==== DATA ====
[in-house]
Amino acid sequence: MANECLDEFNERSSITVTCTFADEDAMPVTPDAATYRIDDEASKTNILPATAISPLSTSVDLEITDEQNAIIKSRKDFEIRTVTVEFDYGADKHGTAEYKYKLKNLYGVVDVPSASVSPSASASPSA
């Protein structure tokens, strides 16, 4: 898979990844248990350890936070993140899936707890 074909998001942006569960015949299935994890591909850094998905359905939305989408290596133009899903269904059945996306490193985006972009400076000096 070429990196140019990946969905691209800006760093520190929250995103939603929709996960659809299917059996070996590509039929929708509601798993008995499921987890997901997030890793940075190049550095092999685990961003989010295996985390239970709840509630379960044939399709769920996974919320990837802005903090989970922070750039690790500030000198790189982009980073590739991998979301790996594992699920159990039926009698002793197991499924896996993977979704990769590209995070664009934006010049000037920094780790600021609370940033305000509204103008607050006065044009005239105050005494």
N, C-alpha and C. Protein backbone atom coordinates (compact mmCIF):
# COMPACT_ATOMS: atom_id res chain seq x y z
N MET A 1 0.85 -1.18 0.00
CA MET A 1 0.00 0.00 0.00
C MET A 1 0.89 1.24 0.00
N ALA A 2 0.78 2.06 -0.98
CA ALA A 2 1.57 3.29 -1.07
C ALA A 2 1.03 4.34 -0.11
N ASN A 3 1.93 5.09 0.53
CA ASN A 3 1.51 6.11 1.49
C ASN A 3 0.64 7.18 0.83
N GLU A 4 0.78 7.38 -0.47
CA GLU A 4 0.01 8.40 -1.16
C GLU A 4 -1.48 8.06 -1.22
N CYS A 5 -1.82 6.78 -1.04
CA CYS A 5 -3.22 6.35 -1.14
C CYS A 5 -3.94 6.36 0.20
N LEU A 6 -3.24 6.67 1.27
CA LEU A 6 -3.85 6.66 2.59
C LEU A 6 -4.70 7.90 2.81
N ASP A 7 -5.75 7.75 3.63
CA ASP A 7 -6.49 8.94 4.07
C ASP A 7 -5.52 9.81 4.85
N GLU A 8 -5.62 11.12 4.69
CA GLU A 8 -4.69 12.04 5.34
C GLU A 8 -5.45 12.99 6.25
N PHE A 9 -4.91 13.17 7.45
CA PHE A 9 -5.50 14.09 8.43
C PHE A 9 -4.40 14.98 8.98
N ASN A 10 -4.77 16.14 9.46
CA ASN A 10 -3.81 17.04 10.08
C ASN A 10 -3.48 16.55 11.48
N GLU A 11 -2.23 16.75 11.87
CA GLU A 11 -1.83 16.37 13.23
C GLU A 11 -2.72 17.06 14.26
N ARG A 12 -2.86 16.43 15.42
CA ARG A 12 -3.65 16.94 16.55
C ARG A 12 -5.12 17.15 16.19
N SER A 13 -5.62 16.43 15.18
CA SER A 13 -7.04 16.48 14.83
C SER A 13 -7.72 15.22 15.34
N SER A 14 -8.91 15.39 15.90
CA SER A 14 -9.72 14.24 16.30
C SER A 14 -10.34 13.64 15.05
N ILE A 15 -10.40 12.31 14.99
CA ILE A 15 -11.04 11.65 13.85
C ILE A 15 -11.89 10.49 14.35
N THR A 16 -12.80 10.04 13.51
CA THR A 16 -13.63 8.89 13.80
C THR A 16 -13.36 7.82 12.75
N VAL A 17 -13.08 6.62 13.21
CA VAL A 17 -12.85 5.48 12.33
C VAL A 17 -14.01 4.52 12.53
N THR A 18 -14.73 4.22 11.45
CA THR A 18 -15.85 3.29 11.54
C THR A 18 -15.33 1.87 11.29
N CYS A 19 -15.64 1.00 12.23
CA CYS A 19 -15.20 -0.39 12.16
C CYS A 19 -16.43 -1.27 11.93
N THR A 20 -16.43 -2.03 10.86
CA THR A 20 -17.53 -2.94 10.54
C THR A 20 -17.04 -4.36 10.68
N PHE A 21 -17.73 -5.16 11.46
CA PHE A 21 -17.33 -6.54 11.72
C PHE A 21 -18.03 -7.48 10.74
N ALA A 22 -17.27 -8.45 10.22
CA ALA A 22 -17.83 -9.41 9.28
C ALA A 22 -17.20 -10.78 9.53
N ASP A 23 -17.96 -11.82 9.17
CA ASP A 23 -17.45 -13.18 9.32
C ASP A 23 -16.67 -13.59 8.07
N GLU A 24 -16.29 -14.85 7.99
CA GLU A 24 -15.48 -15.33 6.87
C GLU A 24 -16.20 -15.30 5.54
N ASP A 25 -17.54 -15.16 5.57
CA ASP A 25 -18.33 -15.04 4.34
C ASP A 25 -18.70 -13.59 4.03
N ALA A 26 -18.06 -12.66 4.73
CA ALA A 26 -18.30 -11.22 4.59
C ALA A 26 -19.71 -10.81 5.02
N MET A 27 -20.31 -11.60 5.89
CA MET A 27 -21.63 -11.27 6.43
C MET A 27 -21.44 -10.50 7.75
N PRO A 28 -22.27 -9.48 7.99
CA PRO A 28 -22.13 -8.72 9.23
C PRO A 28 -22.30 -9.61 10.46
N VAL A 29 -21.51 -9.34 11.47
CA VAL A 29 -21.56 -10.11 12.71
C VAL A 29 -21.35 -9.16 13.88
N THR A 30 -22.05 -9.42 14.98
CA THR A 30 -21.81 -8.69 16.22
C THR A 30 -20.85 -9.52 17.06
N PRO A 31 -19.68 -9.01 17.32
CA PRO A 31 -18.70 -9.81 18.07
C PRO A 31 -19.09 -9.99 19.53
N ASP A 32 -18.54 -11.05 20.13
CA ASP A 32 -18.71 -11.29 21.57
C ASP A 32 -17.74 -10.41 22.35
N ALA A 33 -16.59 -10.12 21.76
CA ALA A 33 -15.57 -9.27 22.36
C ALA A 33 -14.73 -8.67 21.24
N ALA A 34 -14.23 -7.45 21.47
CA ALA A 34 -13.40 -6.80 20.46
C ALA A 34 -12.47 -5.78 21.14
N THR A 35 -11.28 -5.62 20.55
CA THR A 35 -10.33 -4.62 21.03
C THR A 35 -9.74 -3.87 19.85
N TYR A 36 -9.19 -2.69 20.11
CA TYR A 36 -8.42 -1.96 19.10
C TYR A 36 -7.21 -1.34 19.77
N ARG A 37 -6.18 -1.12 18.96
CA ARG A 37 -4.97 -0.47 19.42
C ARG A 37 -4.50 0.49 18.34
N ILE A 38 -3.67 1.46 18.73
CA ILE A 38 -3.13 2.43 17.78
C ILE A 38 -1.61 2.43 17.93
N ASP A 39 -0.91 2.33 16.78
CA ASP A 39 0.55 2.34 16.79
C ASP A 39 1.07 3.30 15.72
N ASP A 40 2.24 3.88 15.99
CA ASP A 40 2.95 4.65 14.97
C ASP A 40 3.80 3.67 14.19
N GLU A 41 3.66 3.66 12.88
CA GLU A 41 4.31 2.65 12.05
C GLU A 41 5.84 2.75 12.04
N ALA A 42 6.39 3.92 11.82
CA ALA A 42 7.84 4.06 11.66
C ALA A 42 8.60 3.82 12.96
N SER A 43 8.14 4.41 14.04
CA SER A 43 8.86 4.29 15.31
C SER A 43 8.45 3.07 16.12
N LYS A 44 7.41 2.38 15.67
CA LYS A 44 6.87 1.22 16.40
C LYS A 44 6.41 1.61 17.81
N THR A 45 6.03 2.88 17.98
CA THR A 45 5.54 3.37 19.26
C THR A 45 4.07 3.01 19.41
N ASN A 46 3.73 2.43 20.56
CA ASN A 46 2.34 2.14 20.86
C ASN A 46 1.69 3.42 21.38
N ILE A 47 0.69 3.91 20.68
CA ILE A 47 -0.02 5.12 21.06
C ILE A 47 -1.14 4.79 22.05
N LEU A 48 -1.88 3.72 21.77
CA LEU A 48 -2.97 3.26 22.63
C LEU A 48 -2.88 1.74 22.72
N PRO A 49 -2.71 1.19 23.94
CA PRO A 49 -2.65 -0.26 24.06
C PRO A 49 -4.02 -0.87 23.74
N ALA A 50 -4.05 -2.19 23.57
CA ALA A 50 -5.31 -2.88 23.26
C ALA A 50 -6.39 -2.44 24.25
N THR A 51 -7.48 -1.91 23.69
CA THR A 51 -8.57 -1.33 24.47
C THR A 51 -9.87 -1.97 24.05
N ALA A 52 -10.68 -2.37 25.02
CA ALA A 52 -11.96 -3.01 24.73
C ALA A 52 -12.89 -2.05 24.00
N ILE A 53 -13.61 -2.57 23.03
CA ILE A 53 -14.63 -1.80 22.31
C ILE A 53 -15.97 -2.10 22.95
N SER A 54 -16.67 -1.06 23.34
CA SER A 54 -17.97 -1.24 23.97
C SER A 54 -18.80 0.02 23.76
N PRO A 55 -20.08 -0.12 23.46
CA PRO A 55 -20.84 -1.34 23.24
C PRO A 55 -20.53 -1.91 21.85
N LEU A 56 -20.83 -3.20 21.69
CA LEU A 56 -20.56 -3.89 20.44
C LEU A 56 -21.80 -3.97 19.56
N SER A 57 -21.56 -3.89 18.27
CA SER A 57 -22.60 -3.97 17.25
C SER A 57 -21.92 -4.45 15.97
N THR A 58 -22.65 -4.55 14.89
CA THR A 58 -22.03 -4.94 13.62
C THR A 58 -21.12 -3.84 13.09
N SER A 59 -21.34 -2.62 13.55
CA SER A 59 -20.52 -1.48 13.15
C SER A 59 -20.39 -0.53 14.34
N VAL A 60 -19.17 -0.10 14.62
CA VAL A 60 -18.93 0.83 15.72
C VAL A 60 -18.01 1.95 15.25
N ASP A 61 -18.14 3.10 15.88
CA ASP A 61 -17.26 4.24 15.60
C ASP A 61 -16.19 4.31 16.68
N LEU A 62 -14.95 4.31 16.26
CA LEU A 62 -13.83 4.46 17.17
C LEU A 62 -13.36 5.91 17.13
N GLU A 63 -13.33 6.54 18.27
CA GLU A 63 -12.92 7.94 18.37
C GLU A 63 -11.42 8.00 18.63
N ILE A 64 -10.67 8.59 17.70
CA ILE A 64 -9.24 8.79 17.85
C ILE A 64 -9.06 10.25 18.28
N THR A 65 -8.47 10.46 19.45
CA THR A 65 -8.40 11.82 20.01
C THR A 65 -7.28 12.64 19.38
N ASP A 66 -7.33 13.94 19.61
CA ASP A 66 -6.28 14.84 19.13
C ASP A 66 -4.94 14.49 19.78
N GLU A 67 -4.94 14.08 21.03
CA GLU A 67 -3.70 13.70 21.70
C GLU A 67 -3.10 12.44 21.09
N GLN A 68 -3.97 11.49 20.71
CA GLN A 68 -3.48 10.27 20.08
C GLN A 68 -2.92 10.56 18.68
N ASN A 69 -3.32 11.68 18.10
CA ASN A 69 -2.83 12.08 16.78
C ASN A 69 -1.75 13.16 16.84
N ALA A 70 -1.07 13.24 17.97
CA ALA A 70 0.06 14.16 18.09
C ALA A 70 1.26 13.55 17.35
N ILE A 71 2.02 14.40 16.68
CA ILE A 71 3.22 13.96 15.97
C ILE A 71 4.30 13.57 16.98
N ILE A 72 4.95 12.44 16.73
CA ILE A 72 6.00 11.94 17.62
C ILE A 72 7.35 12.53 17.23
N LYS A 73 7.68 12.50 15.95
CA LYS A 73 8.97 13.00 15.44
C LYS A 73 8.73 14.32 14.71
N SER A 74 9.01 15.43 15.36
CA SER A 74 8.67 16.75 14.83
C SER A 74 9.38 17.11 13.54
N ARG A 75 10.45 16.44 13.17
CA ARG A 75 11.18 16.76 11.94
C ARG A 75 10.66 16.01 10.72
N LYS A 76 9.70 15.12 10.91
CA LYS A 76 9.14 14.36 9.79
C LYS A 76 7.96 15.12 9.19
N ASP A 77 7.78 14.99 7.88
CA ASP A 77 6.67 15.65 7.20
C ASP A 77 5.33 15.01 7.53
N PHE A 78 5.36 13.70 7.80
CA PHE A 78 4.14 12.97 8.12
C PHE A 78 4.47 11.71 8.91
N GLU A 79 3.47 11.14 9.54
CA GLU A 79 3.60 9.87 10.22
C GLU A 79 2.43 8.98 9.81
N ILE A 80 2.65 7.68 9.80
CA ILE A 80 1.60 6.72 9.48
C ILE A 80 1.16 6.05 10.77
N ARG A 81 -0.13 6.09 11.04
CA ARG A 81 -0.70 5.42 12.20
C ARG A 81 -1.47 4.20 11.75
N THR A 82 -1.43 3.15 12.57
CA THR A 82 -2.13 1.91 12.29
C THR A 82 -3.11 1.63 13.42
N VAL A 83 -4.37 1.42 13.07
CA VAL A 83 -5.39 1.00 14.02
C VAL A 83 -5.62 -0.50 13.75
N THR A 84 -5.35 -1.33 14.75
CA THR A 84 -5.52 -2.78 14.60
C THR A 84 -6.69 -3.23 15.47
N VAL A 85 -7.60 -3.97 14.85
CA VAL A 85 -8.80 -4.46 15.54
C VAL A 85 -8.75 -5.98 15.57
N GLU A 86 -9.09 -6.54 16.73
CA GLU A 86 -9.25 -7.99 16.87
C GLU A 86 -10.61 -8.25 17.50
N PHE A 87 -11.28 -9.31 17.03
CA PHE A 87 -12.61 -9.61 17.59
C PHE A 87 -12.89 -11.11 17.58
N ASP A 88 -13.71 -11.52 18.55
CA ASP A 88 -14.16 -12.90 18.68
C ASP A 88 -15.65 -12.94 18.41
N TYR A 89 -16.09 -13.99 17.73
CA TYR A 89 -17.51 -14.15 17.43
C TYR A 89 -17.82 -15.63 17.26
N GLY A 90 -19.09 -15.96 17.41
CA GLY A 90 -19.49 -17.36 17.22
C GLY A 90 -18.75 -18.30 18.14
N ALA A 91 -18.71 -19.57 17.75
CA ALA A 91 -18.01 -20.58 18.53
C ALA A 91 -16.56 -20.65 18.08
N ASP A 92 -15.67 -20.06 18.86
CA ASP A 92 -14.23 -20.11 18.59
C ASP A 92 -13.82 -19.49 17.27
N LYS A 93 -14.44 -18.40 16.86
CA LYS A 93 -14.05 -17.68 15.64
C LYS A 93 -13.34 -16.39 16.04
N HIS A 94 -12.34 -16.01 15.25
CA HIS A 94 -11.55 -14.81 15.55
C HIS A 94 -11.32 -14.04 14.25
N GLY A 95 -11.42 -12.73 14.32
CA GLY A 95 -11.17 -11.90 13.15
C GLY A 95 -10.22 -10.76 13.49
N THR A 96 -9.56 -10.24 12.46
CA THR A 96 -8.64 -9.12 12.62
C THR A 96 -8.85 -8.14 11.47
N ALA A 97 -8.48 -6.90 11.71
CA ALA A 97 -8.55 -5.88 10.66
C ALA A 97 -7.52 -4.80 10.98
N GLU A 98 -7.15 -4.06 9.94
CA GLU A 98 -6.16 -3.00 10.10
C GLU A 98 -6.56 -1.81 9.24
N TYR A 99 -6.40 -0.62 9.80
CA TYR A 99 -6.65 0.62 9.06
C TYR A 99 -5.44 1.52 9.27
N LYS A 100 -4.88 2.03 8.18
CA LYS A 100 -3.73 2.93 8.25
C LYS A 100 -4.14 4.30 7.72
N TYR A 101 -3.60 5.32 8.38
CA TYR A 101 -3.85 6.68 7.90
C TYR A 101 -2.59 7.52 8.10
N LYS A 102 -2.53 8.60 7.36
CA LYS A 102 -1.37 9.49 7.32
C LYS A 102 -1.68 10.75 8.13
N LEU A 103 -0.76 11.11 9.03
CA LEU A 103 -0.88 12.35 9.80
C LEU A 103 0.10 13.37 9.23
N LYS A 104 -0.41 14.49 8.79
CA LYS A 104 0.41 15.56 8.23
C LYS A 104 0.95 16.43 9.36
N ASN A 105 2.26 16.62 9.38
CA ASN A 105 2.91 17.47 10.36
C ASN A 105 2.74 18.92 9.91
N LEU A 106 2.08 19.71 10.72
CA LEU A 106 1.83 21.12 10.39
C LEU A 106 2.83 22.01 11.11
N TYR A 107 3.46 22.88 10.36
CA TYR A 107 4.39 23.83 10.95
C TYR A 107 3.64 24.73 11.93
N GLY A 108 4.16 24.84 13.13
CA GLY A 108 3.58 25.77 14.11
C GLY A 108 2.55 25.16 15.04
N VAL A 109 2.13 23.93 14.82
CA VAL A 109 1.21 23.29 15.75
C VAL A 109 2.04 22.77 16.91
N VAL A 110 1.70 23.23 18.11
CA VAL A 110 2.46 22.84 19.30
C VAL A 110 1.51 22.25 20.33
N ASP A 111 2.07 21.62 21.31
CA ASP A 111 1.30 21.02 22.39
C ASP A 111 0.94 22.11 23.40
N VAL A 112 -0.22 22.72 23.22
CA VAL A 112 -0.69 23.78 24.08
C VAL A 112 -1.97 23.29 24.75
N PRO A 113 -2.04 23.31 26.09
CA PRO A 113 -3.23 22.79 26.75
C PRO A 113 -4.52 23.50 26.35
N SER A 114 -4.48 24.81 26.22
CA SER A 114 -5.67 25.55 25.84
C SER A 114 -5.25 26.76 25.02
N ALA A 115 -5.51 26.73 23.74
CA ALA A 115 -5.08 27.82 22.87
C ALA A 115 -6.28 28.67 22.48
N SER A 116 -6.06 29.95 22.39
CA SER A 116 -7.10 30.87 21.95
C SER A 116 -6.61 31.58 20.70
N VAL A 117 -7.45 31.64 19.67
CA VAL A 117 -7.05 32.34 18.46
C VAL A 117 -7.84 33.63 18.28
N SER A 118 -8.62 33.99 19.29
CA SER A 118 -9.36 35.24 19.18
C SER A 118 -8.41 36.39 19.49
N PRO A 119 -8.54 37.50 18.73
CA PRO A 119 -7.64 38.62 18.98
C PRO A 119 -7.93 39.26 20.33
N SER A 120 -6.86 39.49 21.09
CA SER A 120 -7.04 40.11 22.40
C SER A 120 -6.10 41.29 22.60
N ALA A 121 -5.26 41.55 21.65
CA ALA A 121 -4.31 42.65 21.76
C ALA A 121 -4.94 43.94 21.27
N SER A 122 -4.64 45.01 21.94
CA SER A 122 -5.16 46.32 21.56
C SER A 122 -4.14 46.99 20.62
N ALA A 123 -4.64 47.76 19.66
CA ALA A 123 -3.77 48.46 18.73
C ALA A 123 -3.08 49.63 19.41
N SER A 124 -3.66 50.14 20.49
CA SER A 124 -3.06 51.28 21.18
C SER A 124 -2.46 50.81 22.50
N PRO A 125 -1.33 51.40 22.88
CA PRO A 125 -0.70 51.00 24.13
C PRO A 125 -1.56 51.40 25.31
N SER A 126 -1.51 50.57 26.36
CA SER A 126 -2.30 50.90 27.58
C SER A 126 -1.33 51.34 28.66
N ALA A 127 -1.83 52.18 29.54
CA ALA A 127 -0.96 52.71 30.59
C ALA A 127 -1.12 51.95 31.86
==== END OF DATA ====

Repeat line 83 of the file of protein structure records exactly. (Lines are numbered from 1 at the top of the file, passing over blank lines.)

C ALA A 26 -19.71 -10.81 5.02